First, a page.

My power steering is too powerful

June 1, 2012 | By Richard Prince


We have a 1939 Plymouth with a Mopar engine and we’ve added power steering to the car from a 1997 Dodge Dakota. The steering turns easily without resistance, in fact, a bit too much so. It is now so responsive that it feels a bit dangerous. We’ve decreased the power steering pump pressure, but that didn’t help. Any suggestions?


You don’t state how much you’ve decreased pump pressure or what method you used to decrease it but decreasing pressure is the usual way to reduce the level of power steering assist. You may need to simply reduce pressure further. You have to be careful, however, not to reduce hydraulic assist fluid volume significantly because to do so may result in partial or complete loss of power assist. This is why it’s a bad idea to replace the stock pump pulley with a larger diameter pulley.

The easiest way to reduce pump pressure safely is by adjusting or changing the power steering pump valve. A qualified pump rebuilder can do this for you, or you can do it yourself. Various parts providers can sell you a new valve or the parts needed to adjust the valve you have, including Bill’s Hot Rod Co. in Covina, California (, which sells a power steering flow valve adjusting kit for about $18.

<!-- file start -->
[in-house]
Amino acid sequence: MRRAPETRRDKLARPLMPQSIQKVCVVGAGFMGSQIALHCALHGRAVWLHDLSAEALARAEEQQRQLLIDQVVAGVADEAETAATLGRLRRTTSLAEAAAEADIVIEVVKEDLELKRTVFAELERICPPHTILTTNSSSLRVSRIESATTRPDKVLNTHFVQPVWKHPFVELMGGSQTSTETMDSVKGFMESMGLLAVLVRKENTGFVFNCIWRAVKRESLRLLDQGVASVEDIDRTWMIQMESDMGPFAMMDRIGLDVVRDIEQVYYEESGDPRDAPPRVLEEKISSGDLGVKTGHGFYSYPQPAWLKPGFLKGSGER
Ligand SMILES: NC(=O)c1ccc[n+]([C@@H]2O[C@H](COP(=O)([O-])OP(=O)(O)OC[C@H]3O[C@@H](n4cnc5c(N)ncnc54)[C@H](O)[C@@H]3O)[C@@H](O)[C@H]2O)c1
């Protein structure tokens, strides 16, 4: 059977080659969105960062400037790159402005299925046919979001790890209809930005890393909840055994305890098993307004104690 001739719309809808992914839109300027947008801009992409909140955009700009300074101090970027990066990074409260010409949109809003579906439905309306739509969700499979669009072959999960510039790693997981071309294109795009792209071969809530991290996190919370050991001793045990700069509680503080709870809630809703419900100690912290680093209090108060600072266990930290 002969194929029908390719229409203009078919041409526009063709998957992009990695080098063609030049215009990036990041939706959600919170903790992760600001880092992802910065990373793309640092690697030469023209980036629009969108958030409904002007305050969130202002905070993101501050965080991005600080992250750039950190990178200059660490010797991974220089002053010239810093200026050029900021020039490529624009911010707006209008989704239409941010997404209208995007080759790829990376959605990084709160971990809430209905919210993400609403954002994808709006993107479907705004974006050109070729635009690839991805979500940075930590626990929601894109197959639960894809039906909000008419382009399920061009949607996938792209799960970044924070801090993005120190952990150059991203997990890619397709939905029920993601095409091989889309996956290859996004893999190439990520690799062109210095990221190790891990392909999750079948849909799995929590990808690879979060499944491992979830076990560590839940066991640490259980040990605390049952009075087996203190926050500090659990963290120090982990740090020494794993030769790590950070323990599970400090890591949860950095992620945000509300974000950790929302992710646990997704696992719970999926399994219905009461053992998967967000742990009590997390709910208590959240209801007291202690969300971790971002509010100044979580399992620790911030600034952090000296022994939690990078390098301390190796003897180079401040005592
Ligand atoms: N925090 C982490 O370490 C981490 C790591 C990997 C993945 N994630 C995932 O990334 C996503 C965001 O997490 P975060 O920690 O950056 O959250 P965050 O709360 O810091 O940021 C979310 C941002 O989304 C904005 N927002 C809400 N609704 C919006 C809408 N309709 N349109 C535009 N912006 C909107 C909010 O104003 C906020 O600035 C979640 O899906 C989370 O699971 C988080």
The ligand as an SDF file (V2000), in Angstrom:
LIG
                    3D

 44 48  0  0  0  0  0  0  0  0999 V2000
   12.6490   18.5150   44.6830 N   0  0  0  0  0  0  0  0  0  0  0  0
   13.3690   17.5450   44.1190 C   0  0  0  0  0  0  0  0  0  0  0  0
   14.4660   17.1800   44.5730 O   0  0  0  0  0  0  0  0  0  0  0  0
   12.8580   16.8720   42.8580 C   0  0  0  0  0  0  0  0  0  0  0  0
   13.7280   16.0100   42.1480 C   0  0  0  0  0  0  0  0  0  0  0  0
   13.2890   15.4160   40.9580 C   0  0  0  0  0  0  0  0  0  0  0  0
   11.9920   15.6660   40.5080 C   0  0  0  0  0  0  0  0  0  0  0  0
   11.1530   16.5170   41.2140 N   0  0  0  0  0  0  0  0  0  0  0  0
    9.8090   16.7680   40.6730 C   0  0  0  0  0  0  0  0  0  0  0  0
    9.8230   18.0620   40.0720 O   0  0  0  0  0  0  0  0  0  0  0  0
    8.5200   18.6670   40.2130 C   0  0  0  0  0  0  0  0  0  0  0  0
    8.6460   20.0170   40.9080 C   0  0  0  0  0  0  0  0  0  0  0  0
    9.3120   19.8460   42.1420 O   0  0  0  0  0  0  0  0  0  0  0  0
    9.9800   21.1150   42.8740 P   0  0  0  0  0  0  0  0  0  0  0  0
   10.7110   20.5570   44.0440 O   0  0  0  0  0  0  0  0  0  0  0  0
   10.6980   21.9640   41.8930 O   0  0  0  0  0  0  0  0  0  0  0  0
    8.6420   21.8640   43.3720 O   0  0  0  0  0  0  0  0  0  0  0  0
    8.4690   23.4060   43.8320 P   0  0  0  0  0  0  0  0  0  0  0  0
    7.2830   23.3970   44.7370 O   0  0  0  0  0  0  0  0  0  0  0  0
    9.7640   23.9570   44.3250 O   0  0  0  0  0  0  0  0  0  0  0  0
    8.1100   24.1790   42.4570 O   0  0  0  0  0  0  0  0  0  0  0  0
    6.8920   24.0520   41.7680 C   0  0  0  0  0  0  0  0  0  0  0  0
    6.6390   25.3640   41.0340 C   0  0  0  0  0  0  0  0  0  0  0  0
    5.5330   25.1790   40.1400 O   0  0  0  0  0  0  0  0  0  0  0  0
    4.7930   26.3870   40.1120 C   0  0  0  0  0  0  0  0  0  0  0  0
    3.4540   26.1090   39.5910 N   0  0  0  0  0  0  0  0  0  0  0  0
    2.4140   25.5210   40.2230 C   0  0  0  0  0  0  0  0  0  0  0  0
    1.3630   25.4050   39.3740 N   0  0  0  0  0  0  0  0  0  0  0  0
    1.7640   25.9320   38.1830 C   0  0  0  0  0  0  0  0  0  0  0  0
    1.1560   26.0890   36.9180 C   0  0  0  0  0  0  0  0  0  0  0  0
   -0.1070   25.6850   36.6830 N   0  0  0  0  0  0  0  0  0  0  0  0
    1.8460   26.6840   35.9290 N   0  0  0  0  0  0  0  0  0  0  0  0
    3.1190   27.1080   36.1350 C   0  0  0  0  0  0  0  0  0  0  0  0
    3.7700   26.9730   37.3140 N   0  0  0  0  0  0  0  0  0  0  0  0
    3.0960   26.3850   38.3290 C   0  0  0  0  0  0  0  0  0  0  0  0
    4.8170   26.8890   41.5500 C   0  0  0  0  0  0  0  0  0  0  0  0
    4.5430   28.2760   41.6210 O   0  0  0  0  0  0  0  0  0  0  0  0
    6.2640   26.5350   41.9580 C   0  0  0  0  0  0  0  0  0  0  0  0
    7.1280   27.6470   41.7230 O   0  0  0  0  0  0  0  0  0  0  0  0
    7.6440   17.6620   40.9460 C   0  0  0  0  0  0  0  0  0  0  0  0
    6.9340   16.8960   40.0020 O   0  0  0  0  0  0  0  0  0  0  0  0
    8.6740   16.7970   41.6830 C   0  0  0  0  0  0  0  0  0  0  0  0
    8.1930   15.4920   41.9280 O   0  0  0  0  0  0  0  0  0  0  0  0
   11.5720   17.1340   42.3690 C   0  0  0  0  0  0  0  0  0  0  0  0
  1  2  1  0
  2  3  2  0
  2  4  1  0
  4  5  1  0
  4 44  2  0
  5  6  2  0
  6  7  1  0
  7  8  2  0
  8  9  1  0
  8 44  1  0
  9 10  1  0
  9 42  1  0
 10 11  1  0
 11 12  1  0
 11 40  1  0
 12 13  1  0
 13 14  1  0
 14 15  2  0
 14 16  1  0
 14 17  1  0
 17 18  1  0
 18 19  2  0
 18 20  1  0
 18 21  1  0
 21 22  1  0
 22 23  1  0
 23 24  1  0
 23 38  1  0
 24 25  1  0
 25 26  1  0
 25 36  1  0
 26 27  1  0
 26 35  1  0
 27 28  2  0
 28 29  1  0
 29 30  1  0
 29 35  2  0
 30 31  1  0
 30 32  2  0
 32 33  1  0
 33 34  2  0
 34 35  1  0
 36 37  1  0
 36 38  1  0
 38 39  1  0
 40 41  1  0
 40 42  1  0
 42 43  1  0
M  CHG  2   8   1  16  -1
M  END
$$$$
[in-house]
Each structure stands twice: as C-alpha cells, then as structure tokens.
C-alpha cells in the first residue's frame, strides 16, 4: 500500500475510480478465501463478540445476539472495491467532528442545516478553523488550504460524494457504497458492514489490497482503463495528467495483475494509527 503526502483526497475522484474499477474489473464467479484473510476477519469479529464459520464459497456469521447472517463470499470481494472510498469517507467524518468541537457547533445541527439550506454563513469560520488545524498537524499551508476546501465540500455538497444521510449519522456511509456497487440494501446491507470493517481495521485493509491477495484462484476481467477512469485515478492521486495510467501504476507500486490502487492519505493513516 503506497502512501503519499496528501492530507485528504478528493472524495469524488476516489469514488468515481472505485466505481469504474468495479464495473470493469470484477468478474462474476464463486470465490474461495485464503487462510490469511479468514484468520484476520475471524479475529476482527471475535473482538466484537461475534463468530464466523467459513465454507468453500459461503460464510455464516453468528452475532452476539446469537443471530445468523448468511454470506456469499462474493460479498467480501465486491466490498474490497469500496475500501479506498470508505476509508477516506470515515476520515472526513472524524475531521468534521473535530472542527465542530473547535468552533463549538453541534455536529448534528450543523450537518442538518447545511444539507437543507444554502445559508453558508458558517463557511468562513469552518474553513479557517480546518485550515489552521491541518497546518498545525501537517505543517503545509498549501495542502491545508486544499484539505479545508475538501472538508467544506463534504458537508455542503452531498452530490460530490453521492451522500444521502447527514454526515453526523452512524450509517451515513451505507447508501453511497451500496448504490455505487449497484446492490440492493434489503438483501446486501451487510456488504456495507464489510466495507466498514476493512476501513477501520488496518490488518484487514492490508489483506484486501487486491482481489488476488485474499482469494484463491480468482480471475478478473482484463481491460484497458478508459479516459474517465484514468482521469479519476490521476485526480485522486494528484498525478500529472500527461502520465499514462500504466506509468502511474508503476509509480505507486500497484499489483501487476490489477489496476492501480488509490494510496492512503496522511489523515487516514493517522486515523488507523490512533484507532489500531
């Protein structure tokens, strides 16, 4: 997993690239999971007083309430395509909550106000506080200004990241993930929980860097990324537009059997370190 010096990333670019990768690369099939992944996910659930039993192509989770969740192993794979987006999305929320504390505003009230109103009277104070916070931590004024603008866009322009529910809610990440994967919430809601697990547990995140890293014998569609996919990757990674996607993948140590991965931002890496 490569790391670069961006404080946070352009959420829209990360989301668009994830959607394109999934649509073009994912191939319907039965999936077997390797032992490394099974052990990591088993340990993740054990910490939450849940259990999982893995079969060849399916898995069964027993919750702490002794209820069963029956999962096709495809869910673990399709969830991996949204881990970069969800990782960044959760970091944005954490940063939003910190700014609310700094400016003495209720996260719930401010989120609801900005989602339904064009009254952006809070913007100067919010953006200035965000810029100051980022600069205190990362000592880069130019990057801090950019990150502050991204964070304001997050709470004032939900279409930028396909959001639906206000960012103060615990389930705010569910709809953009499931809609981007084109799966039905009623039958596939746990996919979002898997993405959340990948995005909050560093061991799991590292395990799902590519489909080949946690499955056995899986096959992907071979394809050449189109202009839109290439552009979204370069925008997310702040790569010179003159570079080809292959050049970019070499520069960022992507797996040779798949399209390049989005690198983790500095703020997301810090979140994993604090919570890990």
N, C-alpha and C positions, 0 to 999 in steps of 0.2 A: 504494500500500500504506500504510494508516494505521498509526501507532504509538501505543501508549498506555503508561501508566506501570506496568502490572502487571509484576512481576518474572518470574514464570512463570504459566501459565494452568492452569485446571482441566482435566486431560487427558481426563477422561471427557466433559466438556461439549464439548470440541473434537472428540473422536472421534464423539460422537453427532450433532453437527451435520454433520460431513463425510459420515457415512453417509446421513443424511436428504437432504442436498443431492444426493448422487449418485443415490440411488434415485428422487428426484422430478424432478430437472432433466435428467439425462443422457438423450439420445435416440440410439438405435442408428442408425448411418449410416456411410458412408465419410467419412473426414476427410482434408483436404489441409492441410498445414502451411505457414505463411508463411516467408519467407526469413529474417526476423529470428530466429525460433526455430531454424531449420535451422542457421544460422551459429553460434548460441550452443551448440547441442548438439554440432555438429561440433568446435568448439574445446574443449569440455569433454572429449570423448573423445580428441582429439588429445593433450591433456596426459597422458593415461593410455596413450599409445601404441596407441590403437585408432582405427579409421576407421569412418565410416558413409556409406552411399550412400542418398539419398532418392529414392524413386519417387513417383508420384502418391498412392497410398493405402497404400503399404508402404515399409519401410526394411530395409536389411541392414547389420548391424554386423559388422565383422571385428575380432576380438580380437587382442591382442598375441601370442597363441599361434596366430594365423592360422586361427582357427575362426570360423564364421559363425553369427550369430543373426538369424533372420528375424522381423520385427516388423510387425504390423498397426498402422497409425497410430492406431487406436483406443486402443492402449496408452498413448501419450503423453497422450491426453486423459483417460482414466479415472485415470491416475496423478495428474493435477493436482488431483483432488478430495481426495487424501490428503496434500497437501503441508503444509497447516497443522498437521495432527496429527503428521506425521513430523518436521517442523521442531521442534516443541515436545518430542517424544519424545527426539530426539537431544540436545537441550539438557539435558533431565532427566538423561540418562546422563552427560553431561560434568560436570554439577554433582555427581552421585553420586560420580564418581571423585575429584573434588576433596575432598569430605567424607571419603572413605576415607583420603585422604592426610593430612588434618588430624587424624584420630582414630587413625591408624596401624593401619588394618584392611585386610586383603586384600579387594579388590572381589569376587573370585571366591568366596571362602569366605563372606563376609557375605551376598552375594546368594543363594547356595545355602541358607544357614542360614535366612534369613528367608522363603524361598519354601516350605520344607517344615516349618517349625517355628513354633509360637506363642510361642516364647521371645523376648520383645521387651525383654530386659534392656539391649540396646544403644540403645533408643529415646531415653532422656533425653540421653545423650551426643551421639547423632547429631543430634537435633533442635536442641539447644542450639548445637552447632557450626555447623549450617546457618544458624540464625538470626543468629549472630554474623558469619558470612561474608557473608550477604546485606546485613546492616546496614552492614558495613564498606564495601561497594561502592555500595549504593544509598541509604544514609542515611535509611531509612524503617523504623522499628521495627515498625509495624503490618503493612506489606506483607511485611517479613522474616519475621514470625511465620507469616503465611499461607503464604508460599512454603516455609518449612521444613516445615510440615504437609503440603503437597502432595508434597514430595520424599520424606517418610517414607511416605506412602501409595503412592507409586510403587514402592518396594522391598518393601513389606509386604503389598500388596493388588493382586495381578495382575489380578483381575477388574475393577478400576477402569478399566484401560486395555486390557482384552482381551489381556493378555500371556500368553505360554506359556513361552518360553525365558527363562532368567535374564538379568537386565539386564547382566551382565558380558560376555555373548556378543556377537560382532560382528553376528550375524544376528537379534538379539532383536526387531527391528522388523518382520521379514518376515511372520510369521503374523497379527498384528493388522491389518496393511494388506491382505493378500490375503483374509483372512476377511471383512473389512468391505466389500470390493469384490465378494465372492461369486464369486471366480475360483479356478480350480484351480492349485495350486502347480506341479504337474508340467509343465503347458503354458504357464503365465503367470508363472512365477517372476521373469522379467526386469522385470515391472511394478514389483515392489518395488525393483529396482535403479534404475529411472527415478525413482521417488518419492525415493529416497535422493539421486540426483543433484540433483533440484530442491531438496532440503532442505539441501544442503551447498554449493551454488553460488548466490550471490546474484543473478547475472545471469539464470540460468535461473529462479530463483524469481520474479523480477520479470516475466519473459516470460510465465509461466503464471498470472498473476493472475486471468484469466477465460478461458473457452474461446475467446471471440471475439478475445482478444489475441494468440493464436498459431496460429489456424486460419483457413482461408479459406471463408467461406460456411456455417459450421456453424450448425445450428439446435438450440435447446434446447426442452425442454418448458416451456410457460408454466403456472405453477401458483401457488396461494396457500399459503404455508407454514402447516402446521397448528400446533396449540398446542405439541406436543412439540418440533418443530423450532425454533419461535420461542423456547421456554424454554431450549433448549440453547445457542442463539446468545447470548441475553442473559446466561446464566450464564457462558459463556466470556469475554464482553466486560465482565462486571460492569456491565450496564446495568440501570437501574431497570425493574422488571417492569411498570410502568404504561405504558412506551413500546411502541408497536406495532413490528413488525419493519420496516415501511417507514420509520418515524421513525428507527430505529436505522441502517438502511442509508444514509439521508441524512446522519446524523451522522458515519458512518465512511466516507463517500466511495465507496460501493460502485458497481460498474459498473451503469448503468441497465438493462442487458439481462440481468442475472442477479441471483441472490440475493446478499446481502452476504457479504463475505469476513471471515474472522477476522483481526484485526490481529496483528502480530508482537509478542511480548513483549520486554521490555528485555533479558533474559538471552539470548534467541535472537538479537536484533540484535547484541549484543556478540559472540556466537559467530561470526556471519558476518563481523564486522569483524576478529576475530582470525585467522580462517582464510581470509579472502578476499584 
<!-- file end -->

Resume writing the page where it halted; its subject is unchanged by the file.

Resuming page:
I am not familiar enough with the exact steering setup that’s in your car but something else worth looking at is the geometry of your linkage and suspension. You may be able to move the attachment points for the steering rack or tie rod ends to change the effort required to steer the wheels.

In a similar vein, your car’s wheel alignment will impact the feel of the steering and the effort required to turn the wheels. In particular, the wheel caster can increase or decrease steering effort required. Caster is the angle at which the steering pivot axis is tilted forward or rearward from absolute vertical, as viewed from the side. If the pivot axis is tilted rearward with the top pivot located farther rearward than the bottom pivot then the caster is positive. If the top is tilted forward relative to the bottom then the caster is negative. In general, greater caster angles improve straight line stability but also increase steering effort. Check your caster and if feasible, increase caster angle to increase steering effort.